China was the first nation to give its reaction, promising to “co-operate positively” with Lakhdar Brahimi.
However, fighting has continued unabated in the northern city of Aleppo and the capital, Damascus.
Explosions were heard in a number parts of the Syrian capital overnight.
In Aleppo, government troops repulsed attacks by rebel forces near the airport on Friday, Syria’s state-run media said.
Rebel commanders also said they were fighting near the airport, telling the New York Times that their fighters had advanced to within metres of the airport fence.
The claims have not been verified independently.
Algerian diplomat Lakhdar Brahimi has been appointed as the new UN-Arab League envoy for Syria
Lakhdar Brahimi, whose appointment came a day after the UN called an end to its military observer mission, has held a long series of high-profile diplomatic posts.
As a senior Arab League official between 1984-91, Lakhdar Brahimi brokered an end to the Lebanese civil war, going on to serve as Algerian foreign minister between 1991-3.
Later, he was twice appointed as the UN’s top envoy for Afghanistan, from 1996-8 and from 2001-4. He has held similar roles for Haiti and South Africa.
A spokesman for Secretary-General Ban Ki-moon said the UN welcomed Lakhdar Brahimi’s willingness to help stop “the violence and suffering in Syria”.
Announcing his resignation earlier this month, Kofi Annan had said he was unable to fulfill his role because of the growing militarization of the conflict, as well as the deadlock over the issue in the UN Security Council.
Russia and China have vetoed resolutions on the crisis three times, citing their opposition to any action which might be seen as regime change imposed from outside.
Co-operation was essential in order to find a peaceful resolution, said Lakhdar Brahimi.
“There is no doubt that I will be able to do strictly nothing if I do not have the support and if I do not have the co-operation of the Syrians,” he said.
But Lakhdar Brahimi also insisted diplomatic efforts should not be abandoned: “These missions have to be undertaken. We have got to try. We have got to see that the Syrian people are not abandoned.
“I might very well fail but we sometimes are lucky and we can get a breakthrough.”
At least 60 bodies were found earlier this week in the Damascus suburb of Qatana, activists said, following what the opposition described as a “massacre” by government forces.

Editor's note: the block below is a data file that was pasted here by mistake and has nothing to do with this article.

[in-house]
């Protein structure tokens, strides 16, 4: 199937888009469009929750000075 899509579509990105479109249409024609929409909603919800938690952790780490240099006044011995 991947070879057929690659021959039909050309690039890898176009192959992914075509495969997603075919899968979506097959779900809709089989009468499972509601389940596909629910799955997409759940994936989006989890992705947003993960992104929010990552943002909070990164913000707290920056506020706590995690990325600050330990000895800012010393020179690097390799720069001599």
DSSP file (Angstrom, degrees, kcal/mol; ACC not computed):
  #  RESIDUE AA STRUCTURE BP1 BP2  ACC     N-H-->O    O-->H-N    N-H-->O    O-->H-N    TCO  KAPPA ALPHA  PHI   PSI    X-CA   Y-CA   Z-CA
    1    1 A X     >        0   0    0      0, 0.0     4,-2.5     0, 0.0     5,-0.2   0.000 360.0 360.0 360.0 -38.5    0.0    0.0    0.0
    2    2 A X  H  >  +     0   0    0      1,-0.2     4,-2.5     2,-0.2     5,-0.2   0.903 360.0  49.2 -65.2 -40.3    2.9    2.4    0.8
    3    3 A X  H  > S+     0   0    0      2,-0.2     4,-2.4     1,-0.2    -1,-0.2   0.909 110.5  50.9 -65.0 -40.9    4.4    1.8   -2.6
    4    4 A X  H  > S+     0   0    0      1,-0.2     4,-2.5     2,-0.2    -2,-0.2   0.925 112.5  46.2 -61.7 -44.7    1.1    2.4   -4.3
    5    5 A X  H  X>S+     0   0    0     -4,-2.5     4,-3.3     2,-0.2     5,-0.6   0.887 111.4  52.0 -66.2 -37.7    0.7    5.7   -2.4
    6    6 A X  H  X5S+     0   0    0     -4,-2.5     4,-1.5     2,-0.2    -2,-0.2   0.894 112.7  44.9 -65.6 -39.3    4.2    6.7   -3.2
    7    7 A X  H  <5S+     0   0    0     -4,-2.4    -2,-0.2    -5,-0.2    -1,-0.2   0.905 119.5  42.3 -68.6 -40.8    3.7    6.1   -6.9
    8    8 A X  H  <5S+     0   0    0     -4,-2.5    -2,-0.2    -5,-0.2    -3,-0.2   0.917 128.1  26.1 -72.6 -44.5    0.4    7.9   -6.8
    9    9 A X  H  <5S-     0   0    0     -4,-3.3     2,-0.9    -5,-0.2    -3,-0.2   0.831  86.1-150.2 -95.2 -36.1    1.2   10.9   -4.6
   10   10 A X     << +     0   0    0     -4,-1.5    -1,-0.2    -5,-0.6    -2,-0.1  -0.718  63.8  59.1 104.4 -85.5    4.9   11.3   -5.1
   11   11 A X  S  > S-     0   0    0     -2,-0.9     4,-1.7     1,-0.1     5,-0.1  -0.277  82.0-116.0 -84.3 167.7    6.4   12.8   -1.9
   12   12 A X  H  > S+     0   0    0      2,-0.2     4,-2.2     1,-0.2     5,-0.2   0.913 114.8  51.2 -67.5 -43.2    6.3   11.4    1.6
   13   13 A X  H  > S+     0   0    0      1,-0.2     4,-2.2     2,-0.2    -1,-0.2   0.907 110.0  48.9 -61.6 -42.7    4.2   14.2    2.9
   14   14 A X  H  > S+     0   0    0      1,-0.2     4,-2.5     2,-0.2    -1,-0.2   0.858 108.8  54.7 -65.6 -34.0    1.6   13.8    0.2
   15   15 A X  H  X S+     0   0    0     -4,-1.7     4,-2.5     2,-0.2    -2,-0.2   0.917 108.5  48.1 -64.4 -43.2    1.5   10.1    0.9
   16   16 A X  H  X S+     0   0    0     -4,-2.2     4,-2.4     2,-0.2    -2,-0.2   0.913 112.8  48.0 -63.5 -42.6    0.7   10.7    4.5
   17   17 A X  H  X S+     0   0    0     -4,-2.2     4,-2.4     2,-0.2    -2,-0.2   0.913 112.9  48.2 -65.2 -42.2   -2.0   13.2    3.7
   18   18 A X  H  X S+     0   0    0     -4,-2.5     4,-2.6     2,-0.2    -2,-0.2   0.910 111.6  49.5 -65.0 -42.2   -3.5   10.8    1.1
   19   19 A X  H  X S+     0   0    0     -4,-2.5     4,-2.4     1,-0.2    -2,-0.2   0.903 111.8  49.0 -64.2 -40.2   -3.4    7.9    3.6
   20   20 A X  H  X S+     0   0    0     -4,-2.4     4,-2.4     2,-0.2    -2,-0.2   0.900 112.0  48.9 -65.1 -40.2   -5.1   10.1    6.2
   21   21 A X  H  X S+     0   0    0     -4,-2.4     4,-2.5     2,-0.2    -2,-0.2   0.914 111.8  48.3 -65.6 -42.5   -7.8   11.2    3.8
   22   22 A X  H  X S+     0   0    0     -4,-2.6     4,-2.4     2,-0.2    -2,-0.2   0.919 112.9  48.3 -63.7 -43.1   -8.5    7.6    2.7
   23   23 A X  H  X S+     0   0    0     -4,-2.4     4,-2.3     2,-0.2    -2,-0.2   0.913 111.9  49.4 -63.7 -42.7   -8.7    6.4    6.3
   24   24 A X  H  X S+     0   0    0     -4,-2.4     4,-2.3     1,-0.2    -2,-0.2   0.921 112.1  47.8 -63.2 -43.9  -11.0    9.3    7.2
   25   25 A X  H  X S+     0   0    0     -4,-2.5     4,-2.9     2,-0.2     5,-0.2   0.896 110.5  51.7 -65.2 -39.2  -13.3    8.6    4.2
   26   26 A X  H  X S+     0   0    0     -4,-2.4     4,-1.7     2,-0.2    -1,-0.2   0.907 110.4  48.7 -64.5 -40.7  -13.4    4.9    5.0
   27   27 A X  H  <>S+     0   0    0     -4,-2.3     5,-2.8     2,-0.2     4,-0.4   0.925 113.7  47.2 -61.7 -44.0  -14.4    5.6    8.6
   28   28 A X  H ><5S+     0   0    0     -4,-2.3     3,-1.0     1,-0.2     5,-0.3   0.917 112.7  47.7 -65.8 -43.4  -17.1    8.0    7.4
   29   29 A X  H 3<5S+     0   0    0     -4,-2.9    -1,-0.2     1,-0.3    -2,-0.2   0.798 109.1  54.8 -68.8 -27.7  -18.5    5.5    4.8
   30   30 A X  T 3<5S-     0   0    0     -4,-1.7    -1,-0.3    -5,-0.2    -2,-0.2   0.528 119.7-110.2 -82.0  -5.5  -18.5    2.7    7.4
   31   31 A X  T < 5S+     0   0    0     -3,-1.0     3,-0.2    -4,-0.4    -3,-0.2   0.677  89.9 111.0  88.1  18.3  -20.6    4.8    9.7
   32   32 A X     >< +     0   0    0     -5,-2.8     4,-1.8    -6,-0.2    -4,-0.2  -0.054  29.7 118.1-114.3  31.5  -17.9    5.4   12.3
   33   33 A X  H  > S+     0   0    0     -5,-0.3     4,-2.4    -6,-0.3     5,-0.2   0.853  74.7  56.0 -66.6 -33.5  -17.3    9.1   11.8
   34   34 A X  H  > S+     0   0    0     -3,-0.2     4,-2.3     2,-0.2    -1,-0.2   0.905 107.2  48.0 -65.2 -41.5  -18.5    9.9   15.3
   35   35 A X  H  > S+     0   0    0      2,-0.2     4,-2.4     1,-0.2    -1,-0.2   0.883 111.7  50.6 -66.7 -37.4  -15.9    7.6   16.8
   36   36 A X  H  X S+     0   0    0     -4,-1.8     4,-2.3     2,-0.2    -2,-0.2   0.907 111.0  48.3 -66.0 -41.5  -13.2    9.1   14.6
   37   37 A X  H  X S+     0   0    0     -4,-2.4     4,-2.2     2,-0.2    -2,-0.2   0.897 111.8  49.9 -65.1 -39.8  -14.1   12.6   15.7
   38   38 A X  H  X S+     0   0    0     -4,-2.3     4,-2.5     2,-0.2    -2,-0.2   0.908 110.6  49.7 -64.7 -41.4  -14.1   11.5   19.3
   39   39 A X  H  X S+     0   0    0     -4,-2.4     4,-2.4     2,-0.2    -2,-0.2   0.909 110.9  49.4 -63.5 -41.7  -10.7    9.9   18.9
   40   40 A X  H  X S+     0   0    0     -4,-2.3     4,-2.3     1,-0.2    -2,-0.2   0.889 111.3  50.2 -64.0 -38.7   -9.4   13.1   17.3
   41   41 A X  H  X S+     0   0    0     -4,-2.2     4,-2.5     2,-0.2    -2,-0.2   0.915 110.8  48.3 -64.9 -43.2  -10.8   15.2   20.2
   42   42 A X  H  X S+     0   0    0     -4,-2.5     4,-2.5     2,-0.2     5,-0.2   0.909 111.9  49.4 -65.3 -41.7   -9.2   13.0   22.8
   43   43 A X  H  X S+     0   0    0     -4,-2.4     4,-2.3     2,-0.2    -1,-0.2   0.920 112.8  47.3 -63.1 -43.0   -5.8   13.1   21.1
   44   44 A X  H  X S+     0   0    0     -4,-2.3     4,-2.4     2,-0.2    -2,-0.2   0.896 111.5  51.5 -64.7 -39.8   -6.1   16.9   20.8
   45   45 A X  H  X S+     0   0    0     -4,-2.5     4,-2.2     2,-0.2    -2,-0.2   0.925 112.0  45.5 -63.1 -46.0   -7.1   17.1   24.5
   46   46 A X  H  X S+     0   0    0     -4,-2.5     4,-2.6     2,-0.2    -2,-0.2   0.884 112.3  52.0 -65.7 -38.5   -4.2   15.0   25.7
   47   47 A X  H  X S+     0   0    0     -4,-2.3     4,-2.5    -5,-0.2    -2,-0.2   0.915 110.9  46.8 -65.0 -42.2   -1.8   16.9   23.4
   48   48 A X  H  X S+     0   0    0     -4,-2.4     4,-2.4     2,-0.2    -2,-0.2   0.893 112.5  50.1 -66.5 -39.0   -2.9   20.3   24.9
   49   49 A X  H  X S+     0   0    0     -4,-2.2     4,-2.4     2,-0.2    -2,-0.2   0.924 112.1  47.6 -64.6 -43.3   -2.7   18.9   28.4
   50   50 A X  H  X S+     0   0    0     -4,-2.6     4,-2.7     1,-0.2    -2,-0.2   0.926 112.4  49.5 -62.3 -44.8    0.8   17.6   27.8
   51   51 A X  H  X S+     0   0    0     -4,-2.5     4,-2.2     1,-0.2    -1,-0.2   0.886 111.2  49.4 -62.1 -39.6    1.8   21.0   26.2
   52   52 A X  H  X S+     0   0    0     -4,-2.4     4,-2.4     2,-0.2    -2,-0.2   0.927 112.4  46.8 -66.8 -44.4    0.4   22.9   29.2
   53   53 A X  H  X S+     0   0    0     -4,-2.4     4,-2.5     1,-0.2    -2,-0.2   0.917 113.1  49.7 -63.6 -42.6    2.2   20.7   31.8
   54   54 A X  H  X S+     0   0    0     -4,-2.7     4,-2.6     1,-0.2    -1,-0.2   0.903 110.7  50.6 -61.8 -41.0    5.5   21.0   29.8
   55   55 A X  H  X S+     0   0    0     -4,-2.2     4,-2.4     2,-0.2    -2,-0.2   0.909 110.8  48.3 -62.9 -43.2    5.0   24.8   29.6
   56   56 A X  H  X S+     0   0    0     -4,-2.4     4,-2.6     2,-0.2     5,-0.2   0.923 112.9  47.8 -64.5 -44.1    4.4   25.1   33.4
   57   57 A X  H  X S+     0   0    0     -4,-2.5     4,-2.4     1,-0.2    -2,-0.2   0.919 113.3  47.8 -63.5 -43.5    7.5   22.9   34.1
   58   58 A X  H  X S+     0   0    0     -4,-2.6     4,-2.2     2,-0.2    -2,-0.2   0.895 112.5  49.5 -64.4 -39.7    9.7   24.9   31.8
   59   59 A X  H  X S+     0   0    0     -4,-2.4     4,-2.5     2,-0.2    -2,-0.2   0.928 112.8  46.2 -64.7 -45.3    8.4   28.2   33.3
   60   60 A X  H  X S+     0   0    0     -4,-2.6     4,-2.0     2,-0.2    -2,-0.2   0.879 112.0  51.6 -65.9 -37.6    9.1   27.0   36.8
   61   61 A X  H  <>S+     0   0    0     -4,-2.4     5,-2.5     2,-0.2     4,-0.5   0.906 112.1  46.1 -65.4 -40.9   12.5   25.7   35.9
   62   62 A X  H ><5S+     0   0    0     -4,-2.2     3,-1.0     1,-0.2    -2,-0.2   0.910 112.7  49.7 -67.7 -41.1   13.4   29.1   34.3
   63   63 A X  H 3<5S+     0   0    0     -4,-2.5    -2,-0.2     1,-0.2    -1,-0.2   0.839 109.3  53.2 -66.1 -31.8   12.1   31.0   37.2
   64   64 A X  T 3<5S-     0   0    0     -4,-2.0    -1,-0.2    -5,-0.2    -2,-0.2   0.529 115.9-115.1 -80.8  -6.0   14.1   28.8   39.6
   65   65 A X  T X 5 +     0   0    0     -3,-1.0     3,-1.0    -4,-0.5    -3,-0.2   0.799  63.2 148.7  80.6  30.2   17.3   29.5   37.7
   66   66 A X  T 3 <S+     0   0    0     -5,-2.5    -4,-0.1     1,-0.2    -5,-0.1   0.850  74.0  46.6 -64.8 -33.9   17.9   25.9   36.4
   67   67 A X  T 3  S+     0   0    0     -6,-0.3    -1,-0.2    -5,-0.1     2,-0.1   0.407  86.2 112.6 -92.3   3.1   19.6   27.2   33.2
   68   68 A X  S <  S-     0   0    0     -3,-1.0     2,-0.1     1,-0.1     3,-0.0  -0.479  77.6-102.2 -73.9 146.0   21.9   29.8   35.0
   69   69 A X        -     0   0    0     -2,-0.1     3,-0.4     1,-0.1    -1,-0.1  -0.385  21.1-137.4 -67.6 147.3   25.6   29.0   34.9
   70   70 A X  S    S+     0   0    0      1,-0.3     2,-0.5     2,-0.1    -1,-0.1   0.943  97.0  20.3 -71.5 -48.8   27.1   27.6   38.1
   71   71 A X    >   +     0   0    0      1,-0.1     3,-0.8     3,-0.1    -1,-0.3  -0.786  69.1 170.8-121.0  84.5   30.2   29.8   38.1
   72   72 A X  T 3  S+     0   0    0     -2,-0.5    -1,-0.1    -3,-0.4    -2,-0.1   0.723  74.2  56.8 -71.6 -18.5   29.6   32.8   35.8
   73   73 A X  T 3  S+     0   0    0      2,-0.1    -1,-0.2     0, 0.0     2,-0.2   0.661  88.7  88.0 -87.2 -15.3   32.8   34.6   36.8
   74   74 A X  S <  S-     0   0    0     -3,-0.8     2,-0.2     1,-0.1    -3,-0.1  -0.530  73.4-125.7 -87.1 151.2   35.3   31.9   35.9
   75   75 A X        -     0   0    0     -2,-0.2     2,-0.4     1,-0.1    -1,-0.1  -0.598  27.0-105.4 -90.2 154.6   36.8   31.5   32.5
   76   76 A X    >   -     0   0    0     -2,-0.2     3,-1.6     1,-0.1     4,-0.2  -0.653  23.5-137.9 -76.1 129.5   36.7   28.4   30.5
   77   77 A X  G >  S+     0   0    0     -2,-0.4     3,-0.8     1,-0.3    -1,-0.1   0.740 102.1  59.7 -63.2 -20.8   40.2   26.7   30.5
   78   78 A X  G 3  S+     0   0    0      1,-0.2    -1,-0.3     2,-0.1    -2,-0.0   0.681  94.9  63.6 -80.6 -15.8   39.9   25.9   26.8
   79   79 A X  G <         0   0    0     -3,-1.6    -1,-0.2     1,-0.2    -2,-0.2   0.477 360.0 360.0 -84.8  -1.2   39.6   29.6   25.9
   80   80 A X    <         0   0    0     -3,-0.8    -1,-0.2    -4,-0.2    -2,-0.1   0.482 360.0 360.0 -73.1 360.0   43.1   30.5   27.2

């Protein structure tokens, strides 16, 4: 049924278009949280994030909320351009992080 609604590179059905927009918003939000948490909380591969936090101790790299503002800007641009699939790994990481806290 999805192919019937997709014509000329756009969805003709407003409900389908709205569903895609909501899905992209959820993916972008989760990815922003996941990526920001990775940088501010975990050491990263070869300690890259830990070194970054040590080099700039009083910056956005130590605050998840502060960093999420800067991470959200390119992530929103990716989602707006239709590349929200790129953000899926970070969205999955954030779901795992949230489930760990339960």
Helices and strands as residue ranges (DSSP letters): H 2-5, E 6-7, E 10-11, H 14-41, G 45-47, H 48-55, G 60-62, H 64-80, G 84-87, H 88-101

A poor-quality video posted online showed what appeared to be the charred remains of dozens of people, many with their hands tied behind their backs.
Activists estimate about 20,000 people have died since anti-government protests erupted against the Assad regime in March last year. Tens of thousands of people have also fled the country.
Foreign ministers from the Arab League are due to meet in the Saudi city of Jeddah for talks over Syrian crisis.
The ministers are expected to discuss a new envoy to Syria to replace Kofi Annan, who resigned earlier this month.
The US Secretary of State Hillary Clinton has said the US and Turkey are working together on detailed plans to support the Syrian opposition.
Fighting has continued in the Syrian capital, Damascus, and the second city of Aleppo.
Speaking on a visit to Istanbul, Hillary Clinton said both the US and Turkey were making preparations to respond to the possible collapse of President Bashar al-Assad’s government, the use of chemical weapons and increases in the number of cross-border refugees.
Kofi Annan resigned from his position as UN-Arab League envoy to Syria earlier this month, after his proposed six-point peace plan failed to come into effect and violence escalated.
Foreign ministers from the Arab League are due to meet in the Saudi city of Jeddah for talks over Syrian crisis
On the agenda for foreign ministers attending Sunday’s emergency meeting in Jeddah will be Kofi Annan’s replacement – tipped by diplomats to be the veteran Algerian diplomat Lakhdar Brahimi.
At the table will be envoys from Saudi Arabia and Qatar – leading backers of the rebels in Syria.
The mandate of the United Nations observer mission in Syria – which now comprises some 150 observers – is due to run out in a week’s time.
But UN Secretary-General Ban Ki-moon says there still need to be people on the ground to make impartial assessments of the military situation.
The Security Council will discuss the issue on Thursday, but there is little consensus on the council, with Syrian ally Russia calling for an extension and the US skeptical about prolonging the mission.
Instead, the US is taking steps outside the structures of the UN to support Syrian opposition groups, such as the setting up of the working group with Turkey announced by Hillary Clinton in her meeting with her Turkish counterpart Ahmet Davutoglu on Saturday.
“Our number-one goal is to hasten the end of the bloodshed and the Assad regime,” she said.
“Our intelligence services, our military have very important responsibilities and roles to play so we are going to be setting up a working group to do exactly that.”
A “range of contingencies” was discussed, including the possible use of chemical weapons by the Assad government, Hillary Clinton added.
Meanwhile, inside Syria fighting is continuing.